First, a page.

EAA - Experimental Aircraft Association  

Infinite Menus, Copyright 2006, OpenCube Inc. All Rights Reserved.



Bits and Pieces

Tools:   Bookmark and Share Font Size: default Font Size: medium Font Size: large

Bits and Pieces Home | Articles | Polls | Issues | Subscribe

Flight Safety - Carb Heat Why?

By Jack Dueck, Editor

carb heat
Carb heat installed on a Rotax 912; Ref. Light Sport Aircraft Store

An American friend, building a Sonex amateur-built aircraft, is at the building stage where his efforts are directed at the firewall-forward, fitting an AeroVee (Volkswagen) engine. I recently asked him if he was providing carb heat for his aircraft. His reply: “No. It’s not a requirement in the U.S., and besides, it’s not necessary!”

Many American amateur-built aircraft with carbureted engines are imported into Canada each year, and surprisingly, many do not have provision for carb heat installed.

I see two important reasons to include a carb-heat installation on your aircraft:

The first is simply that it’s a regulatory requirement. Our Exemption from Section 549.01 of the Canadian Aviation Regulations and Chapter 549 of the Airworthiness Manual – Airworthiness Standards-Amateur-built Aircraft states in Part III, Design Standards, Para. 25: Engines equipped with carburetors shall have means to minimize the likelihood of carburetor icing, unless this can be shown to be unnecessary, either by actual test or by documentation from the kit manufacturer, engine manufacturer or aircraft designer.

The second is simply that of risk mitigation. Carburetor ice can occur in one of two manners. The first is the simple accumulation of heavy snow into the air intake of the carburetor that chokes off air supply entering the carburetor, known as impact or atmospheric icing. The second is the accumulation of ice on the throttle plate and in the venturi of the carburetor, and is due in part to the fuel vaporization process. Let’s look at this second and more insidious form of carb ice.

The combination of Boyle’s and Charles’ gas laws states that PV/T is a constant. In any given condition, a finite amount of air passes through the carburetor. As this constant volume of air increases in velocity passing through the venturi of the carburetor, it’s accompanied by a reduction in pressure which sucks the gasoline into the airstream. So, back to our law of gasses—if V (volume) is kept constant, and P (pressure) is reduced, for the law to hold, the T (temperature) must also be reduced in accordance with the reduction in pressure. Without going into absolute values and the increased specific gravity of fuel mixed with air, the result is a reduction of temperature of the air-fuel mixture through the throttle body of the carburetor. This temperature drop can be as great as 70° F. If moisture is present, this can easily cause ice. And ice is not nice!

Carburetor icing is insidious and can occur at ambient outside air temperatures from below freezing to upward as high as 70° F. It can creep up unexpected, and when it does and isn’t checked, it can and will ruin your whole day. I have never had an aircraft engine fail due to carb ice. I have had engines quit in automobiles from carb ice. I have at times while flying, suspected its presence, and after applying carb heat, watched as the engine’s rpm increased back to normal with the assuring increase in the smoothness of the engine’s operation confirming carb ice as the culprit. The problem is that by the time carb ice builds up and the engine begins to choke off, the application of carb heat may no longer be able to melt the accumulation of ice already present.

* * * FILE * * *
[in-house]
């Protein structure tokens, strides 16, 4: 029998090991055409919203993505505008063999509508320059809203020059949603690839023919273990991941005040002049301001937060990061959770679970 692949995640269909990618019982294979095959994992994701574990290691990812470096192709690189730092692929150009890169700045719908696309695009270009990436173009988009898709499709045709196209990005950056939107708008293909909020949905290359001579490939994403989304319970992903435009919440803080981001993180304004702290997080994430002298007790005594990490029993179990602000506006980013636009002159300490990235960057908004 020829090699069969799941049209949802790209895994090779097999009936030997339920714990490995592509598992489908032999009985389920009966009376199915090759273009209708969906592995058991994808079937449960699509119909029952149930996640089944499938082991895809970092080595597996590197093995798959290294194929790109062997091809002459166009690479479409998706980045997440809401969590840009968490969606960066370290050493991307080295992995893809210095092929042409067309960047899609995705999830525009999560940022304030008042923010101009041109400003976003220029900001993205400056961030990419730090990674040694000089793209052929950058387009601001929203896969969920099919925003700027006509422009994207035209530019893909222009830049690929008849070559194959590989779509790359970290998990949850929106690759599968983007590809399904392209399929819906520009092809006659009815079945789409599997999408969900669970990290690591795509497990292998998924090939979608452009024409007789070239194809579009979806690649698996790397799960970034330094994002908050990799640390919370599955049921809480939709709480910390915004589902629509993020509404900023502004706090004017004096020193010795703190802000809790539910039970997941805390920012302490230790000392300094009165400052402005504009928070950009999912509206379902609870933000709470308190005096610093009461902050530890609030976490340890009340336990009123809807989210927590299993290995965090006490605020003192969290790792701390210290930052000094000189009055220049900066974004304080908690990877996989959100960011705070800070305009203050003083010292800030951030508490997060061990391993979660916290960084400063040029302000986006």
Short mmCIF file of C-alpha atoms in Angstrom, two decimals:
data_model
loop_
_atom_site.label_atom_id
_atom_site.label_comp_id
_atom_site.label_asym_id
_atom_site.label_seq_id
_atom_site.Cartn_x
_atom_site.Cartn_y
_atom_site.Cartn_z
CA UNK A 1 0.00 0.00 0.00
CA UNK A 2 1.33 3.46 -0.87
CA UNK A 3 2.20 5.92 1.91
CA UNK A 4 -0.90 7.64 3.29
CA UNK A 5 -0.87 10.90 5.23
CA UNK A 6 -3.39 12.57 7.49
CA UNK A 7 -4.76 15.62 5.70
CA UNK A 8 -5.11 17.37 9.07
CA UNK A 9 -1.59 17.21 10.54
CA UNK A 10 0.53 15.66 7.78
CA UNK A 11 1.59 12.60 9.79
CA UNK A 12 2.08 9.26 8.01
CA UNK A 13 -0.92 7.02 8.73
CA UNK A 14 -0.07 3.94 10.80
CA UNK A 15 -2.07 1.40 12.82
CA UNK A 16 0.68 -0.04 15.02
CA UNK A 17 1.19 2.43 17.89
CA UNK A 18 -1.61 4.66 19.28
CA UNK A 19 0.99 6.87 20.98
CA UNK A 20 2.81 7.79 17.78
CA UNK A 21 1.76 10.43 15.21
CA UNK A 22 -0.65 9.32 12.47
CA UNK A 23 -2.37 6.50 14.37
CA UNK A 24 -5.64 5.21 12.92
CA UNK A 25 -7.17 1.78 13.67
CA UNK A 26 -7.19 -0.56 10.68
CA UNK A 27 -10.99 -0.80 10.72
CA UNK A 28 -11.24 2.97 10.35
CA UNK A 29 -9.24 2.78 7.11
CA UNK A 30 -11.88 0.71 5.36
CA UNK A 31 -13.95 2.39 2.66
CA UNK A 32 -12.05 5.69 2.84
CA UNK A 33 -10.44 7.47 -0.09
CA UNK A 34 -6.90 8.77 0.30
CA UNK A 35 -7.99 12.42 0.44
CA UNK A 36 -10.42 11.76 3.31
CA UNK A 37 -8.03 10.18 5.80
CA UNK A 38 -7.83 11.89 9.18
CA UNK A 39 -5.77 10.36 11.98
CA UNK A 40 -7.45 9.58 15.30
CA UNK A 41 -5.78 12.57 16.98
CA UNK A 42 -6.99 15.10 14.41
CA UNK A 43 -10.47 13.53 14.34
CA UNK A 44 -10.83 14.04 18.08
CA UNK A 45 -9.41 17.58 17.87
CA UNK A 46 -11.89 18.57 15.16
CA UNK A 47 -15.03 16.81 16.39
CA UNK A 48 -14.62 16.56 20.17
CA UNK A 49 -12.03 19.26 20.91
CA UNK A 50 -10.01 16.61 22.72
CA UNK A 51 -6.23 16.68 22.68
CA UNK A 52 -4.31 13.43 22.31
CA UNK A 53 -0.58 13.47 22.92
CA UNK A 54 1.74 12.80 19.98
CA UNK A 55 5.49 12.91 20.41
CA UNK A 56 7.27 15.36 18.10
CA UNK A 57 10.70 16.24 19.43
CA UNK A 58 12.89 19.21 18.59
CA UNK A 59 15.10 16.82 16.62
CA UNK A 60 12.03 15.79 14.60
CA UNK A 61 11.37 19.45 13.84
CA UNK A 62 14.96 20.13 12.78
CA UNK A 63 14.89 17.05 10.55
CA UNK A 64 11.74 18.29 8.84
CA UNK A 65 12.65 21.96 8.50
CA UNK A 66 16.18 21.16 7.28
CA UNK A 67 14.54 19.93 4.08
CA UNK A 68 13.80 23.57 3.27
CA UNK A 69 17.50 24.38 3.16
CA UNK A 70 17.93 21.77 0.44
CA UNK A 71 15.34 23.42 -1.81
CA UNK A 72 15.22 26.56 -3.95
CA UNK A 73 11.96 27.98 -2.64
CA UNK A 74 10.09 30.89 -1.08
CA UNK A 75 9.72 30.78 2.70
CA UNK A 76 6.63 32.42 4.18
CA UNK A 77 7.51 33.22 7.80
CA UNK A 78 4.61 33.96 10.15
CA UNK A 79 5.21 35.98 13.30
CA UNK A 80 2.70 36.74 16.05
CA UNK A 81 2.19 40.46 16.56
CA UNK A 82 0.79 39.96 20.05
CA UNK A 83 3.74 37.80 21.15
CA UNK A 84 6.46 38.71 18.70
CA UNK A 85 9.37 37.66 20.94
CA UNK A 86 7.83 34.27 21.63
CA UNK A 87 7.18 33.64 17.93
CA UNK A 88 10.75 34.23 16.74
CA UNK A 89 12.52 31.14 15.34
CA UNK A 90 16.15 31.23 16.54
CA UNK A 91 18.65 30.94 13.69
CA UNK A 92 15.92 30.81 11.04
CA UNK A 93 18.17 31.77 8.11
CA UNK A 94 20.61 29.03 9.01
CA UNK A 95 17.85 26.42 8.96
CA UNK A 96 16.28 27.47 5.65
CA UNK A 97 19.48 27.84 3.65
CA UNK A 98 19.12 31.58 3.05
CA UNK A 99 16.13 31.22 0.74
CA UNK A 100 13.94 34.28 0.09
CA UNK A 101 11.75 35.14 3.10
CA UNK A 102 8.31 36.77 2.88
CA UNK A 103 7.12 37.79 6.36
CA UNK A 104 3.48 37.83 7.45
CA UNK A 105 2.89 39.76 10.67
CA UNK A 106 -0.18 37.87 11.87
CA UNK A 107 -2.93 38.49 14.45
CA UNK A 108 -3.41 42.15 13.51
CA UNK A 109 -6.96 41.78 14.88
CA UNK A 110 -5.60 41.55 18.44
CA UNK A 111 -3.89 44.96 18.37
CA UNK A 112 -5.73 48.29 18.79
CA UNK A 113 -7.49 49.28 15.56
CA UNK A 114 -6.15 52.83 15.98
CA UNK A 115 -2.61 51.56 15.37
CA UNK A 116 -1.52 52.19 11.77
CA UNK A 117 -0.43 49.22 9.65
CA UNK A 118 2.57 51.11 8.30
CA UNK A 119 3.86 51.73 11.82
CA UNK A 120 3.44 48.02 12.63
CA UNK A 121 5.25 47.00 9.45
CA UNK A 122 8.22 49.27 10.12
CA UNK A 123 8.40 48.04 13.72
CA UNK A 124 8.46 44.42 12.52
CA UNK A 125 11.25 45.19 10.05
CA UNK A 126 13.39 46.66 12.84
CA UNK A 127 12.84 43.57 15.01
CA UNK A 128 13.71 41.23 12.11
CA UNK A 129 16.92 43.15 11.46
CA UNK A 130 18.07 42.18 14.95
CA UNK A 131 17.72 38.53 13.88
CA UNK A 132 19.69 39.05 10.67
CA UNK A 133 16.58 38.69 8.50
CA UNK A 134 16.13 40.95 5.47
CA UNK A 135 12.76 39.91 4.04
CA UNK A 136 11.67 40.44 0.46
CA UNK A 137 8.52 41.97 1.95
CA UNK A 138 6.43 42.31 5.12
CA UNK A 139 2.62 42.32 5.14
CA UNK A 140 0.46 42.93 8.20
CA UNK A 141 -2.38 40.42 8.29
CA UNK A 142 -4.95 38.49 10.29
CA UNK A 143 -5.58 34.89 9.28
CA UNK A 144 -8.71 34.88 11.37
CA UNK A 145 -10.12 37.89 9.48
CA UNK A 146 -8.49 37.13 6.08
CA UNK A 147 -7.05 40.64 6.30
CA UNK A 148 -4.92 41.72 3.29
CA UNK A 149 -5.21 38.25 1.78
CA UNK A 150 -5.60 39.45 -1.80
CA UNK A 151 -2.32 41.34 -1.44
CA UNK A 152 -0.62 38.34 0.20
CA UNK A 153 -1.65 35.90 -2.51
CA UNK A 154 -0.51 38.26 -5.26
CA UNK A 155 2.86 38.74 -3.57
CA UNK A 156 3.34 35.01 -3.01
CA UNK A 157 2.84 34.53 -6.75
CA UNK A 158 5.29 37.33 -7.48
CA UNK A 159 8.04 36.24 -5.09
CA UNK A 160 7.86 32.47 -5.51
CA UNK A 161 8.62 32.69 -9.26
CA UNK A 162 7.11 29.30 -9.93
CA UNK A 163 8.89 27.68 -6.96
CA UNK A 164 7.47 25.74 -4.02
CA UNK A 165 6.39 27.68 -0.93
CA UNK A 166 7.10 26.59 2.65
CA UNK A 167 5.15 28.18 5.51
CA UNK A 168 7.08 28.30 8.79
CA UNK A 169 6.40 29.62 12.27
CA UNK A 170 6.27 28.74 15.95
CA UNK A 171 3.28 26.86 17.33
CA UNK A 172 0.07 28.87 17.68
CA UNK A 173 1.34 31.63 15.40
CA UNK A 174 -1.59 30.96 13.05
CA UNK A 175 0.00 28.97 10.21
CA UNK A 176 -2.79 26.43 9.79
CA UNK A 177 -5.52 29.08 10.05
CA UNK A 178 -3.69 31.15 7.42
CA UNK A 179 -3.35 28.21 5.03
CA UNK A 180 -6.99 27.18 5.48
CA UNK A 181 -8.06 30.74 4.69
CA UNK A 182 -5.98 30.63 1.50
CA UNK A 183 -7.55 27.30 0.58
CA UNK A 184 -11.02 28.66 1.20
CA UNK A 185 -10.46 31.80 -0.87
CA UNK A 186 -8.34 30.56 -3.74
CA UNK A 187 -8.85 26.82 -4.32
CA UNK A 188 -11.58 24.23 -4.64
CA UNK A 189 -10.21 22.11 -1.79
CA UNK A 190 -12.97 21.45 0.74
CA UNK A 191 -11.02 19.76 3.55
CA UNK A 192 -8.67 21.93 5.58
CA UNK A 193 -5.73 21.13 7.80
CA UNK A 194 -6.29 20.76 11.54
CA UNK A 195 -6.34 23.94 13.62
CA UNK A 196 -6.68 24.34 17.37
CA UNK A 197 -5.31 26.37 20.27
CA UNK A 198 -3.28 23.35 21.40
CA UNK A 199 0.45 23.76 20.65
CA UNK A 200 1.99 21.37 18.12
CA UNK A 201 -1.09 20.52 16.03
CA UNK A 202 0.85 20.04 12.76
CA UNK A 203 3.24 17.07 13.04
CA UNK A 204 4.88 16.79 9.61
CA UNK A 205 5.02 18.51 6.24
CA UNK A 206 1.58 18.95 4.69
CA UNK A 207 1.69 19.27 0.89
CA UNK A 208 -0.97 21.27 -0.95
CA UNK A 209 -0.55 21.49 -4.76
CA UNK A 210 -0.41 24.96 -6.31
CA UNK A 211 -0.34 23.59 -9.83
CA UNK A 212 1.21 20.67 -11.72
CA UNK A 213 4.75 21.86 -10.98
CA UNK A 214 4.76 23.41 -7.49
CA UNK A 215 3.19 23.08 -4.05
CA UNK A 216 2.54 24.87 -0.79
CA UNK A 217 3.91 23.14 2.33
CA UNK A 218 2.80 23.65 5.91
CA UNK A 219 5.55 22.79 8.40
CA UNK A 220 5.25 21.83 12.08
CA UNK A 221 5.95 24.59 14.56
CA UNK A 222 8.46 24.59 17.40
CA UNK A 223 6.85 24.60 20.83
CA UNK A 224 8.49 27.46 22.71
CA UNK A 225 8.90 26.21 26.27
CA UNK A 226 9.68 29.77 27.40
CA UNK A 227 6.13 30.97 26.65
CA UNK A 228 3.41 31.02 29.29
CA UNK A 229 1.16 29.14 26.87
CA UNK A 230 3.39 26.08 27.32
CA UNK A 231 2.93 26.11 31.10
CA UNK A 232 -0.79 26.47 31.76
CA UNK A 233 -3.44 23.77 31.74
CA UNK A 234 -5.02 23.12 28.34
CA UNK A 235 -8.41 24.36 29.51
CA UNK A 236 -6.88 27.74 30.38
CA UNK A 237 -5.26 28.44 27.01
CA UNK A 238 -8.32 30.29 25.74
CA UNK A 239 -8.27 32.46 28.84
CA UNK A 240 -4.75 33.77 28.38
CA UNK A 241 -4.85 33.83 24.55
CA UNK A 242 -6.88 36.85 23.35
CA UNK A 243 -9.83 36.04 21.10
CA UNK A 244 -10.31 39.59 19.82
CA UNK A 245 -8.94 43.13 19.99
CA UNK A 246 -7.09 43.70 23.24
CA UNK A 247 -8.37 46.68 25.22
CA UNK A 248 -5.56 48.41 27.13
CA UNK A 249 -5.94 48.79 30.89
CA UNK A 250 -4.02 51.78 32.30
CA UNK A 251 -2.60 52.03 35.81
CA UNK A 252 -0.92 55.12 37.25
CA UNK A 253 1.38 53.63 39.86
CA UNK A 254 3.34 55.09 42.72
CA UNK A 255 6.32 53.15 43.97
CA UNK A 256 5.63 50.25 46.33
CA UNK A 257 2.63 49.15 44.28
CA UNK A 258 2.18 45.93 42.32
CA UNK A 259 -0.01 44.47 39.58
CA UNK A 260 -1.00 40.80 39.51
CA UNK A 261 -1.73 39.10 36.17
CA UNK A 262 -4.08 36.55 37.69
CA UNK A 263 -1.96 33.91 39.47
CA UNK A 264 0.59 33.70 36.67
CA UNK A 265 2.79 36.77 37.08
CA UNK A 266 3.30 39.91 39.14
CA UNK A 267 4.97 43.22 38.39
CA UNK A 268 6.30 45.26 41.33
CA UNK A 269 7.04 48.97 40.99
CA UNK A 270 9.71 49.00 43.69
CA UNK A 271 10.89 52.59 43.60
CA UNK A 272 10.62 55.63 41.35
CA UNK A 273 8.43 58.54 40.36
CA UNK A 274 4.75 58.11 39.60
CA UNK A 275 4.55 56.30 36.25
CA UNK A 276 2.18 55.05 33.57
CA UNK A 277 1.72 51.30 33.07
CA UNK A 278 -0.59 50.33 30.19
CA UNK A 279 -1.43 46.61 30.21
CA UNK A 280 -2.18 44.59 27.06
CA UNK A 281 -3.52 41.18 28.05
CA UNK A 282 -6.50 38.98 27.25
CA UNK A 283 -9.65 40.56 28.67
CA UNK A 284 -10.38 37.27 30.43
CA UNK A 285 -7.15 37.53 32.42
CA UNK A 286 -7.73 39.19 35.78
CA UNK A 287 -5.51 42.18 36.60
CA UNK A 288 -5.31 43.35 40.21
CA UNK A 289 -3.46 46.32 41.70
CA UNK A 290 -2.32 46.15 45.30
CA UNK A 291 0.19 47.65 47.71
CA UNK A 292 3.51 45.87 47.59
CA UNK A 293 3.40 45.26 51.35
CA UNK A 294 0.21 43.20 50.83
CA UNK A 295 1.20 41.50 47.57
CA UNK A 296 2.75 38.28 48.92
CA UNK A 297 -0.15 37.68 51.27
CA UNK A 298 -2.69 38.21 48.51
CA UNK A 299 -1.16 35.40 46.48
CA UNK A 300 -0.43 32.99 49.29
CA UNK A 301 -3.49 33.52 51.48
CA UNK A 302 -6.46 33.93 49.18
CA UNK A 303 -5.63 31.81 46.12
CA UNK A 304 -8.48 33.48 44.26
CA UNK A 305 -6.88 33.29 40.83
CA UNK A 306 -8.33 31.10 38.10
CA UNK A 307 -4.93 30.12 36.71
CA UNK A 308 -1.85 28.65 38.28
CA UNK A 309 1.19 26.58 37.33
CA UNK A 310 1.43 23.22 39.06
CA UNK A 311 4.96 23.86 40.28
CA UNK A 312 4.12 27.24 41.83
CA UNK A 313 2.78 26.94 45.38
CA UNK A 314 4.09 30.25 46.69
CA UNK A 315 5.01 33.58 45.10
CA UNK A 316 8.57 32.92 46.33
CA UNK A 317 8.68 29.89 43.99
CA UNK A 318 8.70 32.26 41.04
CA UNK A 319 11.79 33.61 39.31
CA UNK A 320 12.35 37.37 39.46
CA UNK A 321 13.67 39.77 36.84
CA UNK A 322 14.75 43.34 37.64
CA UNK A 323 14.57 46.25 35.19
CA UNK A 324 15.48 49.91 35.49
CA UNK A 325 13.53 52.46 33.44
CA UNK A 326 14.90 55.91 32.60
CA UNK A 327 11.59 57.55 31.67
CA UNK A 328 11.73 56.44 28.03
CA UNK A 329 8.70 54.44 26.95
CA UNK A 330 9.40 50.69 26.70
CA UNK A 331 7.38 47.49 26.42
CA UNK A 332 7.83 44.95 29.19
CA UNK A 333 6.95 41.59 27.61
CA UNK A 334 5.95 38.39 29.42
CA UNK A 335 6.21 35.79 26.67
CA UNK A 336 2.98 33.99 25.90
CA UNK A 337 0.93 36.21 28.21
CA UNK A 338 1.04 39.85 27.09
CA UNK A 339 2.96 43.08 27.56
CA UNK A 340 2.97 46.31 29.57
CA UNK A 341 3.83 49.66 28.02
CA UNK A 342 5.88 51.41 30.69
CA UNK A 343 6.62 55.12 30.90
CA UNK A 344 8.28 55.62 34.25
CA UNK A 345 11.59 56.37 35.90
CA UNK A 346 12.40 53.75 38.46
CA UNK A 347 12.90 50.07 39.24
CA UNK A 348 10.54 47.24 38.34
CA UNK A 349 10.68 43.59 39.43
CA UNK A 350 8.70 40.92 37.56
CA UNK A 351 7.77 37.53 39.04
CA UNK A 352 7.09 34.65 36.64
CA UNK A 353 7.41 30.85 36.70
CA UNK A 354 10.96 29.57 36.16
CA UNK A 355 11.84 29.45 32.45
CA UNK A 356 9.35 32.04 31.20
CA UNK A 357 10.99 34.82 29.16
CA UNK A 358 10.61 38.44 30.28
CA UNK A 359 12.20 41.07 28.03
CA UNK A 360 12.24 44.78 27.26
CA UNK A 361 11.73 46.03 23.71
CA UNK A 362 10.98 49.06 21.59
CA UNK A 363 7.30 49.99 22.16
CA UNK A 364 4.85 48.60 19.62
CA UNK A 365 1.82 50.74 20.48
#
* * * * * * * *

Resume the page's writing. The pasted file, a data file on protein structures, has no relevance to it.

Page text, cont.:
When I first learned to fly decades ago, my instructor established a rule that remains with me today. Whenever you’re going to pull back on the throttle, first the carb heat is applied, no matter what the day’s climatic condition might be. Carb heat is also left on during the glide or descent. And during the descent, at regular intervals, the engine is cleared (throttle advanced for a few seconds) to ensure no icing is present.

Certain engines are more likely to pick up carb ice. These include the Continental small block series. I have found a lesser tendency to find carb ice with the Lycoming engines that run the induction manifold through the oil sump, thereby picking up some residual heat. But beware—all carbureted engines are susceptible to carb ice.

Back to risk mitigation. One U.S. import that I encountered was a Cassutt powered by a modified Continental C-85. The owner had purchased this aircraft to race in the Reno air races, and he was disinclined to add anything to the basic weight of the aircraft. He researched the problem and found an excerpt from the National Research Council of Canada, dated July 1970, that stated: “The use of a teflon-coated throttle plate to prevent ice adhesion was studied and found to virtually eliminate any ice formation on plate.” He submitted this to Transport Canada and received permission to apply this alternative.

But this above situation is exceptional. Most aircraft have an exhaust system that allows a heat muff to provide sufficient heat for the carburetor. Some liquid-cooled engines provide a heat exchanger at the inlet to the carburetor that allows the hot coolant to add heat to the incoming airstream.

My friend doesn’t expect to experience an off-field landing in his Sonex due to carb ice. I hope he’s right. If I were to buy his aircraft, I would immediately install a reliable carb-heat system. It is simple risk avoidance that I would deem necessary.

 
Copyright © 2014 EAA Advertise With EAA :: About EAA :: History :: Job Openings :: Annual Report :: Contact Us :: Disclaimer/Privacy :: Site Map